The Effects of Natural Disasters on the Labour Market: Do Hurricanes Increase Informality?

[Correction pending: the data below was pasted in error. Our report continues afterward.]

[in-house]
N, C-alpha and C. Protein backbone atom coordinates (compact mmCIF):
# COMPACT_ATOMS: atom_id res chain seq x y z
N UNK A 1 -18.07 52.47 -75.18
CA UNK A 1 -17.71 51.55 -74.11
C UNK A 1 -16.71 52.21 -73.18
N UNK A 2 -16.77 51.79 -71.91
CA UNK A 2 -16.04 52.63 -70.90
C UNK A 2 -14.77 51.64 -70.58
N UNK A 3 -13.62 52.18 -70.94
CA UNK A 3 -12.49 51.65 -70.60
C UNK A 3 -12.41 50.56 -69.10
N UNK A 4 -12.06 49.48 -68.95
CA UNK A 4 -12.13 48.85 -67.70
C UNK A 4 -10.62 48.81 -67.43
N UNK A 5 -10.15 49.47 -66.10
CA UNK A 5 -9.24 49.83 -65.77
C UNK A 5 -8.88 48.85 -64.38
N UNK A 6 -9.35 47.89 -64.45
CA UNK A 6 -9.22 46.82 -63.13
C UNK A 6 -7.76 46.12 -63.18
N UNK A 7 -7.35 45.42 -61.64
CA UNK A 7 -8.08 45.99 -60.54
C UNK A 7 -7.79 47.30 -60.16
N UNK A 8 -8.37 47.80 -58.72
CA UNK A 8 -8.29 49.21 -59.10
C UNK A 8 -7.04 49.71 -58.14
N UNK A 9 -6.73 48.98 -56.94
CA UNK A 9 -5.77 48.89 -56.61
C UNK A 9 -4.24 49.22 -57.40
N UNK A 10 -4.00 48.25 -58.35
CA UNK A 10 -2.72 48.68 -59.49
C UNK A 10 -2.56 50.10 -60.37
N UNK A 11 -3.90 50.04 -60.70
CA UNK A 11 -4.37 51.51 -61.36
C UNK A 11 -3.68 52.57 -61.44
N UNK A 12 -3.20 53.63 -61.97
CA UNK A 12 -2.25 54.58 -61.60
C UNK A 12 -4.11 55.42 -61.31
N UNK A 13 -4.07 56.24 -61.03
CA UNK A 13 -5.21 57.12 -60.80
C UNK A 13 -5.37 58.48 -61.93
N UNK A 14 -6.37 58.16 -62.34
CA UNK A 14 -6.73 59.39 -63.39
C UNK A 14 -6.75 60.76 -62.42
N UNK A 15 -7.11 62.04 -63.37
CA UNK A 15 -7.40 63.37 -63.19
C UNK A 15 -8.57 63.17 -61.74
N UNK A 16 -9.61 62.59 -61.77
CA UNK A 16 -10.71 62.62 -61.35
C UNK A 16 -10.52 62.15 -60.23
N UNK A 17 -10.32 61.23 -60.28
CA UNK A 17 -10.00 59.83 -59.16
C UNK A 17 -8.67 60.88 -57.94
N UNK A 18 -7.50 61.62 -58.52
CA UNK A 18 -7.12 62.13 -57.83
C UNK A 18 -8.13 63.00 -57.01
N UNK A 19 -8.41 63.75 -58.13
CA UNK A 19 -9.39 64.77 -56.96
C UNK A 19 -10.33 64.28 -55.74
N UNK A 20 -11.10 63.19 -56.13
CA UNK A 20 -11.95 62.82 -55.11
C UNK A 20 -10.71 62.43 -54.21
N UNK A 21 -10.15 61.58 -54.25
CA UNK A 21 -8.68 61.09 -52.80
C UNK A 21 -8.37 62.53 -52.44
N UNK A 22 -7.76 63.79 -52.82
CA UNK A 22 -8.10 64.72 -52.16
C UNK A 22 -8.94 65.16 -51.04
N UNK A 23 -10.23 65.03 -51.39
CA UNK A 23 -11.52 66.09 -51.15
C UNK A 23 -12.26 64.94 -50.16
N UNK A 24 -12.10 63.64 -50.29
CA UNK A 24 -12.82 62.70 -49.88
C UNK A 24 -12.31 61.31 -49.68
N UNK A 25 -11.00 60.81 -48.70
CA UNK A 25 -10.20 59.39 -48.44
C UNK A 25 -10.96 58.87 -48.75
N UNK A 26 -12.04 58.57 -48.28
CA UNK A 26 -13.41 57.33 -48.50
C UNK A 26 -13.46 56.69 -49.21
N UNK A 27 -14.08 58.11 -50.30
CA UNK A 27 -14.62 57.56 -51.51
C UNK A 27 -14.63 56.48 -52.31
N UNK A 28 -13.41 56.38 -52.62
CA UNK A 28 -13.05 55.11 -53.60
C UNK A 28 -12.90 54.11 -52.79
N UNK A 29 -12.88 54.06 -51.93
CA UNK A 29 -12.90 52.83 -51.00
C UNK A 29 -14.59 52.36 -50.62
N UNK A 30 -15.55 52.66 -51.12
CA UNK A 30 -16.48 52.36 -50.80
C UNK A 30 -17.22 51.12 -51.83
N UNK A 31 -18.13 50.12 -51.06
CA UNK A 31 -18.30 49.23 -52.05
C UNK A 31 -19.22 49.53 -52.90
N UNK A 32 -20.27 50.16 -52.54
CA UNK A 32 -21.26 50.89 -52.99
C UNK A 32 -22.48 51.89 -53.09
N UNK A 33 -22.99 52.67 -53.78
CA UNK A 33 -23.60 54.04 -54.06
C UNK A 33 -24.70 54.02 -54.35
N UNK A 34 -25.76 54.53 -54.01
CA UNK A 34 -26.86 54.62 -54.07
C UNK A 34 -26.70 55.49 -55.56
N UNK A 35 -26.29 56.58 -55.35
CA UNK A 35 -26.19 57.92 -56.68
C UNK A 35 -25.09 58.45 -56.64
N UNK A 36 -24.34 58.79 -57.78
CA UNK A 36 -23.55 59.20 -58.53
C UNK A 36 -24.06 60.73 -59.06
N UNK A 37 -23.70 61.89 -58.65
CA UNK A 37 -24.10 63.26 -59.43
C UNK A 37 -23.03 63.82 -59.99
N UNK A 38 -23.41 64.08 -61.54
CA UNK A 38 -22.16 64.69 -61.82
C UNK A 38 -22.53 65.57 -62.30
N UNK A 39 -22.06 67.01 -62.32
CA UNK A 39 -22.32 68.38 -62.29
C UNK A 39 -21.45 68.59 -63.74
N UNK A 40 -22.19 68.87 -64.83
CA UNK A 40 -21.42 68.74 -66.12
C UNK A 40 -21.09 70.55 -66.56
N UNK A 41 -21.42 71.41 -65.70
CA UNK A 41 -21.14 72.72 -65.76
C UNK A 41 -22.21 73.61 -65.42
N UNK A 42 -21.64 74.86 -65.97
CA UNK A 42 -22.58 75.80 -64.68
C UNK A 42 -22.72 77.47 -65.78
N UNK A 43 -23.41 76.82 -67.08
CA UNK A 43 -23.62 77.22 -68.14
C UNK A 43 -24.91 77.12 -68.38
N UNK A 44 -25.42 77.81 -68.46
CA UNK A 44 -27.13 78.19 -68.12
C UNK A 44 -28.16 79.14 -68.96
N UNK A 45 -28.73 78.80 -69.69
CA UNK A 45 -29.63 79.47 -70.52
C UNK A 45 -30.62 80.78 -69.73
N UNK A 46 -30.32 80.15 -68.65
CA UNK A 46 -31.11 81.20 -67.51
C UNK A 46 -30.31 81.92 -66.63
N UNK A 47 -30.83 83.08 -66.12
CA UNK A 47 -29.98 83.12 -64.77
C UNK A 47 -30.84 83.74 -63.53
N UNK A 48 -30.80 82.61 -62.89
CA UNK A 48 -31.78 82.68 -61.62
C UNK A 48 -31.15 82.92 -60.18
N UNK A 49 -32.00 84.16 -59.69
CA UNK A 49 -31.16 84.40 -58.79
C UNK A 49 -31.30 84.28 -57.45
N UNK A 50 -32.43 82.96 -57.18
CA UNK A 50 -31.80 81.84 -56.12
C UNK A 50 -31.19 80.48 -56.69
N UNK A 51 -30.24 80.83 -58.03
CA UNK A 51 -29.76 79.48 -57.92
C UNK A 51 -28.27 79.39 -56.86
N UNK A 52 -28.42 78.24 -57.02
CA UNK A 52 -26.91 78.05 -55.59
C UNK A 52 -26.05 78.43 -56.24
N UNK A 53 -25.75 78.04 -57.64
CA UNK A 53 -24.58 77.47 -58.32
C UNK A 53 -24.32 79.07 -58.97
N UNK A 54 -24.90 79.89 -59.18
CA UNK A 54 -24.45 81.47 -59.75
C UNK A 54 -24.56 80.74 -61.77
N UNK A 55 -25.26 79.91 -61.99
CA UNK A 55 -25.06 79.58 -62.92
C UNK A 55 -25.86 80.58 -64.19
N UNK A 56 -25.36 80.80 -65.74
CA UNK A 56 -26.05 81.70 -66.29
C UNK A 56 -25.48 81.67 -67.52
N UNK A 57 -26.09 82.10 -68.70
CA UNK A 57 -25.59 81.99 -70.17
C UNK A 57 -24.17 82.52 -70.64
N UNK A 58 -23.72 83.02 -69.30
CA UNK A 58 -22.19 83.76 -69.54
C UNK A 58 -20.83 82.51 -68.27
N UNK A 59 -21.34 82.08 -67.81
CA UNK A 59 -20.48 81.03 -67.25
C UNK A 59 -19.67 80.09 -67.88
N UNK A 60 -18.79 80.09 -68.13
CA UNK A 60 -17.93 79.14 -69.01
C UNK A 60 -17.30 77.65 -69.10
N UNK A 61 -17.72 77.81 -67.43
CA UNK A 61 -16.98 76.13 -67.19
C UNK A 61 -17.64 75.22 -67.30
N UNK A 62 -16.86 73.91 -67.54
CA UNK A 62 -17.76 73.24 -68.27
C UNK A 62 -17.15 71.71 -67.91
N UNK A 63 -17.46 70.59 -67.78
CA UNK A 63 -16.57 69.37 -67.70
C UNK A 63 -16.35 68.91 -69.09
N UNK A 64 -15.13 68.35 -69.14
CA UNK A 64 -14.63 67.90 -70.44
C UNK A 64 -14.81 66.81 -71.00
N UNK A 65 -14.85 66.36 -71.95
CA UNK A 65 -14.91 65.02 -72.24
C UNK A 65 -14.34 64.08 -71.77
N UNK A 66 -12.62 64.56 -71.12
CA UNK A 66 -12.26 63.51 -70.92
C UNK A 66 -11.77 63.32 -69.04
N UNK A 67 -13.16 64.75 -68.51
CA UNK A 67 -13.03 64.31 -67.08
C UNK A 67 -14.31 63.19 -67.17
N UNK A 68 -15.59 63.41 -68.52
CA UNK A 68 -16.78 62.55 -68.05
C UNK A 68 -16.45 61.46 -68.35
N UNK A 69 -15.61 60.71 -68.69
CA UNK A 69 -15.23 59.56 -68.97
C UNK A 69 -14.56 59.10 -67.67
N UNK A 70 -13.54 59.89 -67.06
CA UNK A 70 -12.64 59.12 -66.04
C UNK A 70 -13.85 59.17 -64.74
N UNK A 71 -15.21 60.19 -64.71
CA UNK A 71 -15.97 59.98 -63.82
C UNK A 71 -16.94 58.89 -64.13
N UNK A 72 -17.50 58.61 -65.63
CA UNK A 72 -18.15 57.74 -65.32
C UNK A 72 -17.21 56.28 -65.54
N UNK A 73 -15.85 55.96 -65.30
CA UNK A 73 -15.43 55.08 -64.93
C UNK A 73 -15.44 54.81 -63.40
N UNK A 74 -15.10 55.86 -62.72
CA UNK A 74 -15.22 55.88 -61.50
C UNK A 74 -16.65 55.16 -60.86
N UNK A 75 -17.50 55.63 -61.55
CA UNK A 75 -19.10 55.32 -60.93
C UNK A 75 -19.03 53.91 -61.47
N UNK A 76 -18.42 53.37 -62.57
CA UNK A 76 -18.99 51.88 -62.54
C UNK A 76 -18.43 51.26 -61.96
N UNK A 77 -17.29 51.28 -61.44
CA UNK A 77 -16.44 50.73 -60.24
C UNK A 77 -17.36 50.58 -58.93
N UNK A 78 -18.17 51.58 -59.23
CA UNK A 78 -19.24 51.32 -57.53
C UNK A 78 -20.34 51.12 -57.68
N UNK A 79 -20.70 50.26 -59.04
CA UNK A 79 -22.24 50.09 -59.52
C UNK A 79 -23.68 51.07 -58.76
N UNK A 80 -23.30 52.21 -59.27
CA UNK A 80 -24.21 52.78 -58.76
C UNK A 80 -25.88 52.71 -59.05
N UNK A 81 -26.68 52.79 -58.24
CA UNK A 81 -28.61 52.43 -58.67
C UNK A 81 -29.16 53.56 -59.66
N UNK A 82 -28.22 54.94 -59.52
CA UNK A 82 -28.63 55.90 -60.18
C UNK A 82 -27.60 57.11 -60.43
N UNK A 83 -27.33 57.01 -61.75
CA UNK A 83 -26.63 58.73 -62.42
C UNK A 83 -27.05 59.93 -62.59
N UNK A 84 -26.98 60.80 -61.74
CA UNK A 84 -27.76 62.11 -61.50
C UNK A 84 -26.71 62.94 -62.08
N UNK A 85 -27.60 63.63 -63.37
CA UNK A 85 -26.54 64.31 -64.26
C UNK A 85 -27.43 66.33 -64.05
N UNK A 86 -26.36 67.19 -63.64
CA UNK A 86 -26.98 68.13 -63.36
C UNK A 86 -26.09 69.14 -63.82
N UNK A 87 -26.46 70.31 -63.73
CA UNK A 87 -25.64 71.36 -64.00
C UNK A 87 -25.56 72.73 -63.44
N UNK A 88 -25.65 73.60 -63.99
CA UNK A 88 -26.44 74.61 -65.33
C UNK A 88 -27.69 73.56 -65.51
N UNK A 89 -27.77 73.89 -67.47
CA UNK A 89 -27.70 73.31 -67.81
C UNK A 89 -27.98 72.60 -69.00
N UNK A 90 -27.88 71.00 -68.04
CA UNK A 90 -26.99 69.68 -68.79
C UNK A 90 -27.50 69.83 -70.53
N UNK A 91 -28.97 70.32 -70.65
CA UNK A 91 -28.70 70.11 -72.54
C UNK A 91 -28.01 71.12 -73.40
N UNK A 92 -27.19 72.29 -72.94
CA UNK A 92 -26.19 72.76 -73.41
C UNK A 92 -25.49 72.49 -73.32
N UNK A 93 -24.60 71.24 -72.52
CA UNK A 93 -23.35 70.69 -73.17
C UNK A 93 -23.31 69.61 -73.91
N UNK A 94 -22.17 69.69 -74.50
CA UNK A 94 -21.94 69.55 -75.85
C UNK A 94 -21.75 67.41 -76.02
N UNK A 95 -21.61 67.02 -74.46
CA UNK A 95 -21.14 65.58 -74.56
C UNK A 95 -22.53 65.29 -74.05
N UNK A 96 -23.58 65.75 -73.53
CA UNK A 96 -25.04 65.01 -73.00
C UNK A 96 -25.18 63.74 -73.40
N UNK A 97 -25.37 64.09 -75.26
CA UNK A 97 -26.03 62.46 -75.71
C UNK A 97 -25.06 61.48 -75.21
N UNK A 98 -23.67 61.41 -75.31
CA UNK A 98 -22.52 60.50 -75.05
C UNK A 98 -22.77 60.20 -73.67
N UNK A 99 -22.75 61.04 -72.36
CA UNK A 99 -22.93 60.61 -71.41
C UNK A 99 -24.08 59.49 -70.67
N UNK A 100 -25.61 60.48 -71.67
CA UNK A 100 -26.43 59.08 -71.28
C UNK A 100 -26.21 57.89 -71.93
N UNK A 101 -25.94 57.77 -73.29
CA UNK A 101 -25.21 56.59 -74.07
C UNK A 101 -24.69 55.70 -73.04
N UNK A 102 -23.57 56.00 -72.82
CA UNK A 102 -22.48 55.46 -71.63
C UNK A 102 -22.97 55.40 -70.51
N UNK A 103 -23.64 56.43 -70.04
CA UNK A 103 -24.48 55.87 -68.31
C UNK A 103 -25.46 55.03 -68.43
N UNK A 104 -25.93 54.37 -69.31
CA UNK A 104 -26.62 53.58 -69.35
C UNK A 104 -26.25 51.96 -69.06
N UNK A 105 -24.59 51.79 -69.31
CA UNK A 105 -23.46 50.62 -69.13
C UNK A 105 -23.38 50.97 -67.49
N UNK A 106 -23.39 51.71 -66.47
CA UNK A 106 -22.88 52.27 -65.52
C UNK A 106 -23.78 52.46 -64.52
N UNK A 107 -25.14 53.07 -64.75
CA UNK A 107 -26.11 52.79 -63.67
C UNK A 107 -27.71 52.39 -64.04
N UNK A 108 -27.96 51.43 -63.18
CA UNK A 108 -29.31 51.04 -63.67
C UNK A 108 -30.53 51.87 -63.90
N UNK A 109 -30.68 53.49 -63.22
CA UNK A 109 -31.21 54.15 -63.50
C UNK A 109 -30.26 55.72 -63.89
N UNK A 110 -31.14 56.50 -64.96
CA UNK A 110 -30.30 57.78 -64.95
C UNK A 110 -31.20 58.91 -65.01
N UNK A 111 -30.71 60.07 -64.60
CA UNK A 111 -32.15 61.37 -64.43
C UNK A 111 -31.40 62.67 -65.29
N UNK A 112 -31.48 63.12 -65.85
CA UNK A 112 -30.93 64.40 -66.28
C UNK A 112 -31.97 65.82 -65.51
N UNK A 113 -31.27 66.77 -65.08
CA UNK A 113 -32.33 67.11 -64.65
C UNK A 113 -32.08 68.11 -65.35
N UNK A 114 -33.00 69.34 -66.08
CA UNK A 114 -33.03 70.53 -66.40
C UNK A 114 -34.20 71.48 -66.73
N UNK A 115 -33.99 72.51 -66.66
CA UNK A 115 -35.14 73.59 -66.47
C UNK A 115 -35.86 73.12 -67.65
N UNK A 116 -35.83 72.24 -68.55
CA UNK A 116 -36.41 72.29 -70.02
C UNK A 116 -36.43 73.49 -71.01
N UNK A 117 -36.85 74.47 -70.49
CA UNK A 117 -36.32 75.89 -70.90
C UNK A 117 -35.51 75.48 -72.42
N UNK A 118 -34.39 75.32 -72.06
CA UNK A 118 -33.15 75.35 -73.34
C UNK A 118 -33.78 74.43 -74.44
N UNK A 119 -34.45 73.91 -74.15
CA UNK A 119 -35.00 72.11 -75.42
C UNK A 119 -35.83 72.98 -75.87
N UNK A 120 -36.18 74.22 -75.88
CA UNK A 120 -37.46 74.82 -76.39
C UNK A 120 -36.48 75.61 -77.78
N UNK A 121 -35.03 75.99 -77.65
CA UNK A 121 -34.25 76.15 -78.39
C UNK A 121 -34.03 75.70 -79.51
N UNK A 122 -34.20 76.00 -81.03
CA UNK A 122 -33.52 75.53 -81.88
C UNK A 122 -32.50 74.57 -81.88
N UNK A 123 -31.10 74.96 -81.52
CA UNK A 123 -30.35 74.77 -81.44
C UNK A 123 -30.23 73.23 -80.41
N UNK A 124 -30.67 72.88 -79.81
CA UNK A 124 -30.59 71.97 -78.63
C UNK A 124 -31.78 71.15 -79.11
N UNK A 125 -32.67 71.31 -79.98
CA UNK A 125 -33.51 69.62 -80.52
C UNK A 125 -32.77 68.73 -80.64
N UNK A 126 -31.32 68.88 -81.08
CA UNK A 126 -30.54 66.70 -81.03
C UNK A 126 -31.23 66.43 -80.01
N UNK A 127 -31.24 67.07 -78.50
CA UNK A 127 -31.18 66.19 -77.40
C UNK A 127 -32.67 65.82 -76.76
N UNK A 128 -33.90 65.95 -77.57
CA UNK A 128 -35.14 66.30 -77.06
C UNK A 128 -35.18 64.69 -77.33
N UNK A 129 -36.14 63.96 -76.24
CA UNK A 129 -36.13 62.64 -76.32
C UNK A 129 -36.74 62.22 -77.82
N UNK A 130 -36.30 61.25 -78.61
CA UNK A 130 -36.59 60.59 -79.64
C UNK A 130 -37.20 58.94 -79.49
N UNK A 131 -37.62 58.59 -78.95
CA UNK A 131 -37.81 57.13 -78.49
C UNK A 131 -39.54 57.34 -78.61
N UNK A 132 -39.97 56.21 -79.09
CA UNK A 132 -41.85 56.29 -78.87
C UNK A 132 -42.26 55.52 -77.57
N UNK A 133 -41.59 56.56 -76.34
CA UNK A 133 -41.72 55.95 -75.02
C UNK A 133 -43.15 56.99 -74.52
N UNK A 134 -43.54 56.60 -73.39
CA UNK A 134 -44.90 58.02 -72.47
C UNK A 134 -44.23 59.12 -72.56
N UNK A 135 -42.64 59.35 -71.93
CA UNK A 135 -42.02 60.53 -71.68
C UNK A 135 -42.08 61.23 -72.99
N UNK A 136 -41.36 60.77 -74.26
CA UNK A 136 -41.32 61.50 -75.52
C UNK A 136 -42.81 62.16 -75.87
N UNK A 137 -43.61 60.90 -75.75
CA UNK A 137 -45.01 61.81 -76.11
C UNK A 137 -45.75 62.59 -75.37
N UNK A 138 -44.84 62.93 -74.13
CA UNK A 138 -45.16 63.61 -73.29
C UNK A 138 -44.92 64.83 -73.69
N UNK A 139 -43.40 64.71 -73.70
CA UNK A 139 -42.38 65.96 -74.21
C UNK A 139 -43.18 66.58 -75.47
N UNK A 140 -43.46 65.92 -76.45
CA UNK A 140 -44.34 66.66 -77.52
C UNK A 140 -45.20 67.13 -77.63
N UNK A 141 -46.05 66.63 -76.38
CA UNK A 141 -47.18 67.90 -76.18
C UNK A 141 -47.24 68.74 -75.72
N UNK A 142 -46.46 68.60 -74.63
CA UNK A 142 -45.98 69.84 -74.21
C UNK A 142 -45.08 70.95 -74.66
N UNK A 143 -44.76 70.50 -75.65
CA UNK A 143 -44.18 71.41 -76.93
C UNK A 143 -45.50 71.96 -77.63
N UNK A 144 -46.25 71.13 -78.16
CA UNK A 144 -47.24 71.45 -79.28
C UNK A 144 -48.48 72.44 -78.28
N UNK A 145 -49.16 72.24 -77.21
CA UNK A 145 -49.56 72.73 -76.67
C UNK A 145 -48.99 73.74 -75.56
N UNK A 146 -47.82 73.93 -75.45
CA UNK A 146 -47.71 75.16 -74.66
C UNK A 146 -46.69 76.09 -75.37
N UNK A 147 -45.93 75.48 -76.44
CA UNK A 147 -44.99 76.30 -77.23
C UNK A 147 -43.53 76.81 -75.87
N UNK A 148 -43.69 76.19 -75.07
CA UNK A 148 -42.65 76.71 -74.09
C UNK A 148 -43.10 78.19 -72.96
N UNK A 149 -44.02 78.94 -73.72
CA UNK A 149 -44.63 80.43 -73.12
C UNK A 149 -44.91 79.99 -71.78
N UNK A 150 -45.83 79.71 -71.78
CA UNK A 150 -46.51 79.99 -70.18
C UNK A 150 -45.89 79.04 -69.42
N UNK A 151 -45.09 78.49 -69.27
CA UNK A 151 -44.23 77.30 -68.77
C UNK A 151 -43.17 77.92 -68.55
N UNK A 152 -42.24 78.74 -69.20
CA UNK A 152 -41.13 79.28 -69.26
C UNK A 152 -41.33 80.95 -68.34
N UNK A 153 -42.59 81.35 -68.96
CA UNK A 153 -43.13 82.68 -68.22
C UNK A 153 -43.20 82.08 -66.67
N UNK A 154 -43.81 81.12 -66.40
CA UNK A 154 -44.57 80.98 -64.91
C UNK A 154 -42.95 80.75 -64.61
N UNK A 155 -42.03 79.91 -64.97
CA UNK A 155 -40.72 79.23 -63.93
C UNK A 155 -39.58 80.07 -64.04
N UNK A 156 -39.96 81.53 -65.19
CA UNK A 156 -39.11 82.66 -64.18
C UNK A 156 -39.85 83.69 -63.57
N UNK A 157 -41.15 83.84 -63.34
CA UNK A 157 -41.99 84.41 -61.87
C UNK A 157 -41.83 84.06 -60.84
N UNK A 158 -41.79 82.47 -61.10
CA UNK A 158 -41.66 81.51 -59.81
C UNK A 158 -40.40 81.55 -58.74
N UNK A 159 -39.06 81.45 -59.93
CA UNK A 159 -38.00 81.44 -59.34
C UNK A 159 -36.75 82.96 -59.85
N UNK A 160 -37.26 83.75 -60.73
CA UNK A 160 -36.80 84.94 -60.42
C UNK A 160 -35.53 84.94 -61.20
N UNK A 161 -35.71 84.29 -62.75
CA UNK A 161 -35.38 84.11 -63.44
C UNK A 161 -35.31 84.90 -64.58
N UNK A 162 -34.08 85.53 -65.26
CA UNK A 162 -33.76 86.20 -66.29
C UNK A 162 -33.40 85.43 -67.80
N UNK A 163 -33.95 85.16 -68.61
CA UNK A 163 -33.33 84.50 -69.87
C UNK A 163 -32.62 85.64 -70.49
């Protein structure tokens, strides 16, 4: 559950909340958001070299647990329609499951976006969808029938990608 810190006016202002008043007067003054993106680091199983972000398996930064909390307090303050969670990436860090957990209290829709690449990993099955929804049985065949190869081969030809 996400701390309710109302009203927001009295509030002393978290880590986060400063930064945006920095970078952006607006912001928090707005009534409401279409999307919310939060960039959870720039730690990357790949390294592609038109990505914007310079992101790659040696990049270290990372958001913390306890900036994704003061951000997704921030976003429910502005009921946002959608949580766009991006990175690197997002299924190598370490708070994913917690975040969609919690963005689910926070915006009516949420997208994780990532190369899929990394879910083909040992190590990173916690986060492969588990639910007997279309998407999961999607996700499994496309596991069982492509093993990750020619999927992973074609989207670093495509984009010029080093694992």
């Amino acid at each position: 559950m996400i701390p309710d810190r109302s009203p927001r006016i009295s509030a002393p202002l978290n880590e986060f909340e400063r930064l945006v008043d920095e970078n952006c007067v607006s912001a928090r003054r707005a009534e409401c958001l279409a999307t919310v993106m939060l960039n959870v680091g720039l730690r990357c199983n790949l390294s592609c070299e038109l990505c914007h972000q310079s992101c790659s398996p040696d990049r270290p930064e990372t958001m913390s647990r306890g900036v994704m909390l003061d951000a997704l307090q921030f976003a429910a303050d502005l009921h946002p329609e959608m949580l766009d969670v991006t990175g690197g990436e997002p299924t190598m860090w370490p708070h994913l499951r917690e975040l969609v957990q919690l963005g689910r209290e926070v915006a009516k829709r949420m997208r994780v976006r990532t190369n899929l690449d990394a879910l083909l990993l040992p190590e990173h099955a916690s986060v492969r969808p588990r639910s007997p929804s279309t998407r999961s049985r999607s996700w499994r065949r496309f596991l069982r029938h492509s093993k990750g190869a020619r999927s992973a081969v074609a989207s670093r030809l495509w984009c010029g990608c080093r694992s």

This paper studies the probability of formally employed men falling into informality because of exposure to hurricanes and tropical storms. It combines destruction variables calculated from historical storms’ physical characteristics at the district level with 36 quarterly rounds of labour force surveys in Jamaica. The empirical strategy exploits variation arising from the storms’ timing, intensity, and geographic locations within a panel random-eﬀects endogenous choice model framework. Controlling for potential biases due to initial conditions, panel attrition, and employment selection, ﬁndings suggest that hurricanes do not aﬀect unemployment and positively aﬀect the transition to informality probability regardless of whether the individual was initially employed in a formal or an informal job. When the marginal eﬀects of the storm were studied, the probability of becoming informally employed ranges between 8.5 and 14.5 per-cent depending on the employee’s initial state and the moment when the storms were suﬀered. The eﬀect is mainly driven by the impact of hurricanes on the service sector. These results suggest that the public and private policy agenda on adaptation to climate change should incorporate a discussion on how to oﬀ-set the negative eﬀects of hurricanes, since these events could become worse in the near future.